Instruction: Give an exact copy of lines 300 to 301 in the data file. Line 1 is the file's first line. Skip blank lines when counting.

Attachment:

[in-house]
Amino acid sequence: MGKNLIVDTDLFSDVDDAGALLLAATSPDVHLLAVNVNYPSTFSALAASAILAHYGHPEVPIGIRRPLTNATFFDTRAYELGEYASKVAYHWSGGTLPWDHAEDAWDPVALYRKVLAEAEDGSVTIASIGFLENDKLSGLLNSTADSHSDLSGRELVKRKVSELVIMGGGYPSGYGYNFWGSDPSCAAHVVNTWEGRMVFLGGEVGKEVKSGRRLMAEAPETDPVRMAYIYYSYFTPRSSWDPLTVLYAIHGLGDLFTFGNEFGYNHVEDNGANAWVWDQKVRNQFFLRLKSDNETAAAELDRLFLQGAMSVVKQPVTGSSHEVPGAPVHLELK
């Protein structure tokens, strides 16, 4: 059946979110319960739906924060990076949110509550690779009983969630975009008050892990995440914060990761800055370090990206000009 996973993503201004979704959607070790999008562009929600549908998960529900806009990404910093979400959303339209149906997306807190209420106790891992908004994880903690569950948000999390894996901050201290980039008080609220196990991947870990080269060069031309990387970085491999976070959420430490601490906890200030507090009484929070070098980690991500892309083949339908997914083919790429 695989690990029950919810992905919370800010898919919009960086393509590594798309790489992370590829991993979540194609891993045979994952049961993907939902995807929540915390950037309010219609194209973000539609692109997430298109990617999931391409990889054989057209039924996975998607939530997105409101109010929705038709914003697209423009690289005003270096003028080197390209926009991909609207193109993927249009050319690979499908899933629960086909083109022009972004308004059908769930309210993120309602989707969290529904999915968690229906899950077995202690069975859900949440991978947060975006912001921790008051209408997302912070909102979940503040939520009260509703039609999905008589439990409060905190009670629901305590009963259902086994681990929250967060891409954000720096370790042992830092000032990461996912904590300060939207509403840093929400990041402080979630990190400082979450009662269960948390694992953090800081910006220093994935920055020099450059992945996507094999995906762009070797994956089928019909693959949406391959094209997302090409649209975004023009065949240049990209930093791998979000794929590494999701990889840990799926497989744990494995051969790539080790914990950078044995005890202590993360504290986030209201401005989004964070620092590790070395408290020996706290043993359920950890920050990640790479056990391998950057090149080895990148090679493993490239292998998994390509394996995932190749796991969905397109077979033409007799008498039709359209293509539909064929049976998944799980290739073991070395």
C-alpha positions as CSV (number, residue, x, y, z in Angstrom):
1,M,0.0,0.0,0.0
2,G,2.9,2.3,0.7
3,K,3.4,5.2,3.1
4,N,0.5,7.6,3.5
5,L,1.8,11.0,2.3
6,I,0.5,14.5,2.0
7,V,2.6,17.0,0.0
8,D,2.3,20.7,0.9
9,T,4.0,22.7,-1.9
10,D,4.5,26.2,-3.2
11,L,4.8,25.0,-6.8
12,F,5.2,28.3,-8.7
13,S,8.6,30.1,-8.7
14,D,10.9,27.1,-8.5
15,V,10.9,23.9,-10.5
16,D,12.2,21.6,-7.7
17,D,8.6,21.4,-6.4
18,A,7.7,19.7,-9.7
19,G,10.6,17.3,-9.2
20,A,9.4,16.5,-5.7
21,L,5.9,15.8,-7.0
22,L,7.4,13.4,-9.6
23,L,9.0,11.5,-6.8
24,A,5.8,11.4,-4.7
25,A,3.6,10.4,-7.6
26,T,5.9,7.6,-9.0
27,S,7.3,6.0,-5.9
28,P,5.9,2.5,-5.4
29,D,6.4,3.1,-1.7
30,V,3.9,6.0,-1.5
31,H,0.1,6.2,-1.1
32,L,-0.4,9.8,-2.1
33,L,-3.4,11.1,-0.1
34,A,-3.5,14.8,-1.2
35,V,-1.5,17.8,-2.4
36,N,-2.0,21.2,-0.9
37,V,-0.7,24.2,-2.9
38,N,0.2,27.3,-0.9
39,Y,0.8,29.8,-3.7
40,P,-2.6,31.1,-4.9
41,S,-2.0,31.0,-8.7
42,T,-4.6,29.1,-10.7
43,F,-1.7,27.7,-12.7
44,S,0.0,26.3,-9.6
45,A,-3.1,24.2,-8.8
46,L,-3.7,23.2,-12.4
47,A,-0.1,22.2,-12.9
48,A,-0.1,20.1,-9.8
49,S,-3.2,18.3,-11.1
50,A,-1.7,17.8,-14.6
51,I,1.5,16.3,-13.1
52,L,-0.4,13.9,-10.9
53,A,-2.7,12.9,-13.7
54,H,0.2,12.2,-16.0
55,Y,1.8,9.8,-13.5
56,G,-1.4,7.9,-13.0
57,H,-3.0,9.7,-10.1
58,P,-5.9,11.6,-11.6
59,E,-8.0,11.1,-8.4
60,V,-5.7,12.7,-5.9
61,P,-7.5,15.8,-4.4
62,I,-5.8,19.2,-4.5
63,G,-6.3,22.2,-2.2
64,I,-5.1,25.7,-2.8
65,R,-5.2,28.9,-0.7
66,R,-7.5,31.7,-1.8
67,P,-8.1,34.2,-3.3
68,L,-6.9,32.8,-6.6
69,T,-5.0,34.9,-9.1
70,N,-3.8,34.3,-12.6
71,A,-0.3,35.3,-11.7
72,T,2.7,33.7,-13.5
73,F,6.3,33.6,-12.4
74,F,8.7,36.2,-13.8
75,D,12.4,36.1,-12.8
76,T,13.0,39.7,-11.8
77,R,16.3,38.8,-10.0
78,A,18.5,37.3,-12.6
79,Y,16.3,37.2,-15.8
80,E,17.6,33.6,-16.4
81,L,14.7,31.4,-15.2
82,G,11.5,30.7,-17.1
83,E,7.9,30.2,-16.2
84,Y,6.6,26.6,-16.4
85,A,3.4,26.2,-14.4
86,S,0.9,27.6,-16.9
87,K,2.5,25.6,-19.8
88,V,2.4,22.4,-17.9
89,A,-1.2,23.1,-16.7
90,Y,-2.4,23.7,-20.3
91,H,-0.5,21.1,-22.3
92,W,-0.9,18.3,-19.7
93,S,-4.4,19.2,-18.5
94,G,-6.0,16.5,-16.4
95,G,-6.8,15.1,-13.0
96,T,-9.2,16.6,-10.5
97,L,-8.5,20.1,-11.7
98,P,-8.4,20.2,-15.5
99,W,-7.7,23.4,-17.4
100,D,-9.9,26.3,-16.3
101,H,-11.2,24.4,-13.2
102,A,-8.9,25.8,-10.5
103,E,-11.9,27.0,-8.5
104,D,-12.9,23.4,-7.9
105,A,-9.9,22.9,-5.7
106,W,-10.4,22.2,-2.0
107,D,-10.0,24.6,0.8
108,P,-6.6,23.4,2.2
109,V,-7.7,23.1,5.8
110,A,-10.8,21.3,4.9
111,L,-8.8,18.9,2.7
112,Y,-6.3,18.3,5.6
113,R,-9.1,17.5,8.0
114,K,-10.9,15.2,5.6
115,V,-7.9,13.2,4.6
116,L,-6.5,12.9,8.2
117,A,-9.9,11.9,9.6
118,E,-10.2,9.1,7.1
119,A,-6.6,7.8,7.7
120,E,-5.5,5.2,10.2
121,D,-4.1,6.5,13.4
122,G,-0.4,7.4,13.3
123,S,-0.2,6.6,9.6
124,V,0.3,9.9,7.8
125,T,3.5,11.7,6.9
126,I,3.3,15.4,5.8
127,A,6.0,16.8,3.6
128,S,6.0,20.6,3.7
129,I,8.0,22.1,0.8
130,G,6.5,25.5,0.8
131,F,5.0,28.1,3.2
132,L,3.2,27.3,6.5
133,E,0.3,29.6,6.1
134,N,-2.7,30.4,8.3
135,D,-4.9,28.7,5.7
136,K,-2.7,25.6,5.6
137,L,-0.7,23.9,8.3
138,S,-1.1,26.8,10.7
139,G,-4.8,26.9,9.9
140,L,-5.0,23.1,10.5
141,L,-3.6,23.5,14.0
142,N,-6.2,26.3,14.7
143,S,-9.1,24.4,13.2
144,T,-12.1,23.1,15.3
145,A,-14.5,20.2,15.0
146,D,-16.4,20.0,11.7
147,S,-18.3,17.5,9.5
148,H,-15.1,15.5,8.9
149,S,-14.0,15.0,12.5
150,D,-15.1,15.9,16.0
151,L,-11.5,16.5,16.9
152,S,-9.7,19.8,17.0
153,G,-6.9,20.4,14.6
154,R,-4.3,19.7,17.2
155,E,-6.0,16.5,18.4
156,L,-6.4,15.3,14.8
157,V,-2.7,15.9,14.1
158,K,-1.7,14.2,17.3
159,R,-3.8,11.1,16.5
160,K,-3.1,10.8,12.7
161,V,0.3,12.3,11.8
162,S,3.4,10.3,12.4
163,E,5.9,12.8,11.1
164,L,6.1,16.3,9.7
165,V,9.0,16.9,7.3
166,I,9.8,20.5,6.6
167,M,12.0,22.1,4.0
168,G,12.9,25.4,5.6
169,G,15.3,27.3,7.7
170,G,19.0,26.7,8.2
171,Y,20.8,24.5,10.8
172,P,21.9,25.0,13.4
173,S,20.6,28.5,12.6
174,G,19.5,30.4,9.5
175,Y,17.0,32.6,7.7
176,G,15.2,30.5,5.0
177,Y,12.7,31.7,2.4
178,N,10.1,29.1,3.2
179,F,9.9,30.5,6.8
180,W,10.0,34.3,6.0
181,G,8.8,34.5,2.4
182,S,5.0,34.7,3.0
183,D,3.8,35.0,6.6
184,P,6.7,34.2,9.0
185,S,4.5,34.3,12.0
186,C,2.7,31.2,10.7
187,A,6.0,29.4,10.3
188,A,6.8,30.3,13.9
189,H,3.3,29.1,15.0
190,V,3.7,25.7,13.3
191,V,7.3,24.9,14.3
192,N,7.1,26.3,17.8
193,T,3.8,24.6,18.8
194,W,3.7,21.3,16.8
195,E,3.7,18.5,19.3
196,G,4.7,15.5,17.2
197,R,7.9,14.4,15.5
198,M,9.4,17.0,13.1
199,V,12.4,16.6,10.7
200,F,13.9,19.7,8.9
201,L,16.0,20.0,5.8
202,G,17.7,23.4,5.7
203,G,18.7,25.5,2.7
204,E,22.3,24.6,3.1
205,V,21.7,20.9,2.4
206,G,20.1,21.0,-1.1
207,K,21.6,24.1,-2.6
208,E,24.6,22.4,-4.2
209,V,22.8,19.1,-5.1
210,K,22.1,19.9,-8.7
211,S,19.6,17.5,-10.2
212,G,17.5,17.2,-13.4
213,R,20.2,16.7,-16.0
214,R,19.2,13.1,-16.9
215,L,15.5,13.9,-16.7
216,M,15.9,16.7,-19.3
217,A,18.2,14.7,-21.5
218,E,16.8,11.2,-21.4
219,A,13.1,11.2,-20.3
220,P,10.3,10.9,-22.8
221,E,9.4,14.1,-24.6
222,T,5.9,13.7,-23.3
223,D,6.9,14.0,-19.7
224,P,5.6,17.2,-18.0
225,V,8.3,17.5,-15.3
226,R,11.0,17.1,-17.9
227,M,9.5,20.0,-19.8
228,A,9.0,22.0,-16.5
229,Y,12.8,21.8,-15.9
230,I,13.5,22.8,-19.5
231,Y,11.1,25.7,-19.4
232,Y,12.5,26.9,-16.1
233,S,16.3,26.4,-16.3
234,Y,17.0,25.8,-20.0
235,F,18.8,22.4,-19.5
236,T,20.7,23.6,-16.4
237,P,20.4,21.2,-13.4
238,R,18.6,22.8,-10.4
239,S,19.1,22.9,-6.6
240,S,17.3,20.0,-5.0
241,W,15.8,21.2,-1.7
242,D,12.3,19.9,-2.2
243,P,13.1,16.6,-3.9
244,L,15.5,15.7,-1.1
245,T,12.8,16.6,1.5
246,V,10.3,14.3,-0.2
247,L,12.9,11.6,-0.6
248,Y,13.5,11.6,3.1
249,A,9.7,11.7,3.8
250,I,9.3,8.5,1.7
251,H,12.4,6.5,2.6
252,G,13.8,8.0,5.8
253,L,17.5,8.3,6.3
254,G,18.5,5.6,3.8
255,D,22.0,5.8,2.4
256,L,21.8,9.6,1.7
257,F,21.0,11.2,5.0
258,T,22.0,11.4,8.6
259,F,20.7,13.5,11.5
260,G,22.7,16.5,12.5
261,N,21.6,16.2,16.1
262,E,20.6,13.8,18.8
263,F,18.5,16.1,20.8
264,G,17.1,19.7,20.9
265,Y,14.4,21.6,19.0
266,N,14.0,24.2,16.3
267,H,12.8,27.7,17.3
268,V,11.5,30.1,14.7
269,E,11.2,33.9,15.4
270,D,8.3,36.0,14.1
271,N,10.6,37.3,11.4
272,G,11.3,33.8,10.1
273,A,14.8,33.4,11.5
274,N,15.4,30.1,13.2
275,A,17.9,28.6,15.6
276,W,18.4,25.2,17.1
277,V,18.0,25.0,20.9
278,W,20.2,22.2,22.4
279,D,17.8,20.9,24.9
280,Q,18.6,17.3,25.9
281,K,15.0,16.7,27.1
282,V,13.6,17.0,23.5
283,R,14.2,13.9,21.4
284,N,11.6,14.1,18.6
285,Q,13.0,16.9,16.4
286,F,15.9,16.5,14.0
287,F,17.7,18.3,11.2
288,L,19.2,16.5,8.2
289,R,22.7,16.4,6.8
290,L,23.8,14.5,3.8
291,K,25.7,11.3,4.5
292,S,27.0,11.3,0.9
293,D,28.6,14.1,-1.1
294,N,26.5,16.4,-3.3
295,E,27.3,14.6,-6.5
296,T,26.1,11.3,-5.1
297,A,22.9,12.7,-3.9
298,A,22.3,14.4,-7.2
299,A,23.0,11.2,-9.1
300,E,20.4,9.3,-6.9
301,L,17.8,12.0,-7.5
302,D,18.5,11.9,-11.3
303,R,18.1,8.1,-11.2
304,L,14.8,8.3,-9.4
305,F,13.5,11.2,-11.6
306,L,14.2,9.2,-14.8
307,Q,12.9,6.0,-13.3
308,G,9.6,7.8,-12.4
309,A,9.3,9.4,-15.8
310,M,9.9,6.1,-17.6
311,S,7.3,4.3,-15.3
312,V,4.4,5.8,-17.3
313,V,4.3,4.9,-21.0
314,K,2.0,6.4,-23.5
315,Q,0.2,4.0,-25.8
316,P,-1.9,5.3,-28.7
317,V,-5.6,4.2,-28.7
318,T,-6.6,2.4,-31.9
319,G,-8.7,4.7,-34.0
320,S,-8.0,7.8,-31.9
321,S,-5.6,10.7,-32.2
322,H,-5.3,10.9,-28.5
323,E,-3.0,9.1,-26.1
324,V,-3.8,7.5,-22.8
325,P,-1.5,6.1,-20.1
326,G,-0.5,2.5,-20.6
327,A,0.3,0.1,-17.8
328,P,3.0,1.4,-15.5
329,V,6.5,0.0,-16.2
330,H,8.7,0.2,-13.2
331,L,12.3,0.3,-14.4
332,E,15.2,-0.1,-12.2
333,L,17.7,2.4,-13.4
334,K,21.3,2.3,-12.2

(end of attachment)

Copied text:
296,T,26.1,11.3,-5.1
297,A,22.9,12.7,-3.9